Microbial Biofilms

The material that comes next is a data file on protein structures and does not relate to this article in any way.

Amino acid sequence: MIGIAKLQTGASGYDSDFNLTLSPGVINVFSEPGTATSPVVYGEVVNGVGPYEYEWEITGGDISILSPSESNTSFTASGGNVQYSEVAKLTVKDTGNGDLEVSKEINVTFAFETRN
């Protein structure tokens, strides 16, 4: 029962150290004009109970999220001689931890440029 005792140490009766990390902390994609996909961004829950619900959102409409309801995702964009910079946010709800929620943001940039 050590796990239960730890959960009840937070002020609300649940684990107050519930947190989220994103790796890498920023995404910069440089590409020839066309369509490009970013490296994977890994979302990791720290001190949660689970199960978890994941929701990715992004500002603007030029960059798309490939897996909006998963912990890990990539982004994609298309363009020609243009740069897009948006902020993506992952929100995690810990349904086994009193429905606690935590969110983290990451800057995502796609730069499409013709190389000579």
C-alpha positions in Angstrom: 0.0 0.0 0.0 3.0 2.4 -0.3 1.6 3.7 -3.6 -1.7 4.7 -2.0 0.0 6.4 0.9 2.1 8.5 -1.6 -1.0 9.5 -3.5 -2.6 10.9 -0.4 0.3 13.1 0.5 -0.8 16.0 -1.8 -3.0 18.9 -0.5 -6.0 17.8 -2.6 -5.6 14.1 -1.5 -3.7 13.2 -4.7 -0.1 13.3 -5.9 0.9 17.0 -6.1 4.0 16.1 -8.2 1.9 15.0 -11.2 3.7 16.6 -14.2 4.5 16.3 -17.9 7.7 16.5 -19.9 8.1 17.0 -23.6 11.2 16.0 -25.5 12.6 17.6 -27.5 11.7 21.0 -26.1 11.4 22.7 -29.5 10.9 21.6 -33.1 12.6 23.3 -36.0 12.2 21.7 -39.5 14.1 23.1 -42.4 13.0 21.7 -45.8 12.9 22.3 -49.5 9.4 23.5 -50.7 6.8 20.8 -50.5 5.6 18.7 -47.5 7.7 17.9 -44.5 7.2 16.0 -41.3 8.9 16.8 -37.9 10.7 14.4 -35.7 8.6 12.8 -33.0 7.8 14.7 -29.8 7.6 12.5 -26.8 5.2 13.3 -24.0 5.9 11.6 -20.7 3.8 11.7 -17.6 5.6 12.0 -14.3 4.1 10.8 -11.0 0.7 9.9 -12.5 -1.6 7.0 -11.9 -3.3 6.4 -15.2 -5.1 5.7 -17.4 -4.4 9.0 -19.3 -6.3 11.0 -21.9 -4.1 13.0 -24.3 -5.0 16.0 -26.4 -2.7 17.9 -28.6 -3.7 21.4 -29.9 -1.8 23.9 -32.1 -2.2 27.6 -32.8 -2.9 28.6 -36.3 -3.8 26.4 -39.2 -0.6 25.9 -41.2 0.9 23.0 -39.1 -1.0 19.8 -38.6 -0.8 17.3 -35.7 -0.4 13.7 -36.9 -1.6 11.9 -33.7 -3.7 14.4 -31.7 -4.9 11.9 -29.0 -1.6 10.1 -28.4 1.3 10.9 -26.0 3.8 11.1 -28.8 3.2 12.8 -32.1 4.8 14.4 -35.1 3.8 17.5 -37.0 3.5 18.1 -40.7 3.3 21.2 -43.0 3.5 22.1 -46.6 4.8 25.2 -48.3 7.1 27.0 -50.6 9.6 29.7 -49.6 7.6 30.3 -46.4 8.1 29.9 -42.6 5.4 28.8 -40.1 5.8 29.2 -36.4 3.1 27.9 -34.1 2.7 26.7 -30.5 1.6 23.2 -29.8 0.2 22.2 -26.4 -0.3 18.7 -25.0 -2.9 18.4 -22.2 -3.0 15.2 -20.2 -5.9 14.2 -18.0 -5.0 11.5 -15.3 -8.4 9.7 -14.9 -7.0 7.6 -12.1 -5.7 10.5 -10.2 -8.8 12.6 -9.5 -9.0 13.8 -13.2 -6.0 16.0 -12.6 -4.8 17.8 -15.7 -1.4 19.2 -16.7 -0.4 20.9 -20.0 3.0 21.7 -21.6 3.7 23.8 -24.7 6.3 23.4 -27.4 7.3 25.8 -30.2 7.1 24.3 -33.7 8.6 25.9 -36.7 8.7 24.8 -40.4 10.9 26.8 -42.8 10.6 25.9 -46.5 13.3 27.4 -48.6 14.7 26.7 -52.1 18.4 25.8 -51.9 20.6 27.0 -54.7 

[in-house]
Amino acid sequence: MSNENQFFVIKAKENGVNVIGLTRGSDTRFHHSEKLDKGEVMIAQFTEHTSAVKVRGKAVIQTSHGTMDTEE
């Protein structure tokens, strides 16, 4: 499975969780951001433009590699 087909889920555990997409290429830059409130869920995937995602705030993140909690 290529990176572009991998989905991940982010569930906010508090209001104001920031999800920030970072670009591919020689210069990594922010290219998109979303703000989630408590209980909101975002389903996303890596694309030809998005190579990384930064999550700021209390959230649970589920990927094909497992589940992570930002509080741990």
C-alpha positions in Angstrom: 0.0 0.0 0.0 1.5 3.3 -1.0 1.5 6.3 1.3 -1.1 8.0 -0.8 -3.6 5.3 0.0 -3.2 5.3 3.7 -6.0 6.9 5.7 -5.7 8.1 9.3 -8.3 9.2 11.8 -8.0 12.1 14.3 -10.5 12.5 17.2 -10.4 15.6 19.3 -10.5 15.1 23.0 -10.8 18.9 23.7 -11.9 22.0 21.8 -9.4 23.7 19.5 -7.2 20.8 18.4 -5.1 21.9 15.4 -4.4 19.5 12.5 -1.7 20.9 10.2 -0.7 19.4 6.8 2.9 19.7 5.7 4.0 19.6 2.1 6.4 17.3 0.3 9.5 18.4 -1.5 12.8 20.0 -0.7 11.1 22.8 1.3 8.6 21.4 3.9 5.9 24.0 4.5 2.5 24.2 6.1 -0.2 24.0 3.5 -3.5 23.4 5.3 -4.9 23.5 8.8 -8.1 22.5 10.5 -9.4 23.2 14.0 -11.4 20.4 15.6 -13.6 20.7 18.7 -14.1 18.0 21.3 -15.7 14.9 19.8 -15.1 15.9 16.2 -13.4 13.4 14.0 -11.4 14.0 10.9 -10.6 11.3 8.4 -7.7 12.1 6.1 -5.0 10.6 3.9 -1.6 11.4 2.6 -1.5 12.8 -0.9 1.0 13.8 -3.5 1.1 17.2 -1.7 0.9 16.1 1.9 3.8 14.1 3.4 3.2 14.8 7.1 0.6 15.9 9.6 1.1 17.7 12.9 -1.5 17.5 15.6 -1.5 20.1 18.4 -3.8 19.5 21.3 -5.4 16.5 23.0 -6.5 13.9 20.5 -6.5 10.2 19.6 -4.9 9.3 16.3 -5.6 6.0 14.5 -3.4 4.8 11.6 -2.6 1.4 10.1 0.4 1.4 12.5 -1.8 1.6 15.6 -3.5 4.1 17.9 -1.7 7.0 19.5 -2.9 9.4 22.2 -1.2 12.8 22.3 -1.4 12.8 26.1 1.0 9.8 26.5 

Biofilm is an association of micro-organisms in which microbial cells adhere to each other on a living or non-living surfaces within a self-produced matrix of extracellular polymeric substance. Bacterial biofilm is infectious in nature and can results in nosocomial infections. Aggregate of microorganisms in which cells that are frequently embedded within a self-produced matrix of extracellular polymeric substances (EPSs) adhere to each other and/or to a surface.  Biofilm formation is a multi-step process starting with attachment to a surface then formation of micro-colony that leads to the formation of three dimensional structure and finally ending with maturation followed by detachment. During biofilm formation many species of bacteria are able to communicate with one another through specific mechanism called quorum sensing. It is a system of stimulus to co-ordinate different gene expression. Bacterial biofilm is less accessible to antibiotics and human immune system and thus poses a big threat to public health because of its involvement in variety of infectious diseases. The cells within the biofilm produce the EPS components, which are typically a polymeric conglomeration of extracellular polysaccharides, proteins, lipids and DNA. Because they have three-dimensional structure and represent a community lifestyle for microorganisms, they have been metaphorically described as "cities for microbes". Biofilms may form on living or non-living surfaces and can be prevalent in natural, industrial and hospital settings. Microbes form a biofilm in response to various different factors, which may include cellular recognition of specific or non-specific attachment sites on a surface, nutritional cues, or in some cases, by exposure of planktonic cells to sub-inhibitory concentrations of antibiotics. When a cell switches to the biofilm mode of growth, it undergoes a phenotypic shift in behavior in which large suites of genes are differentially regulated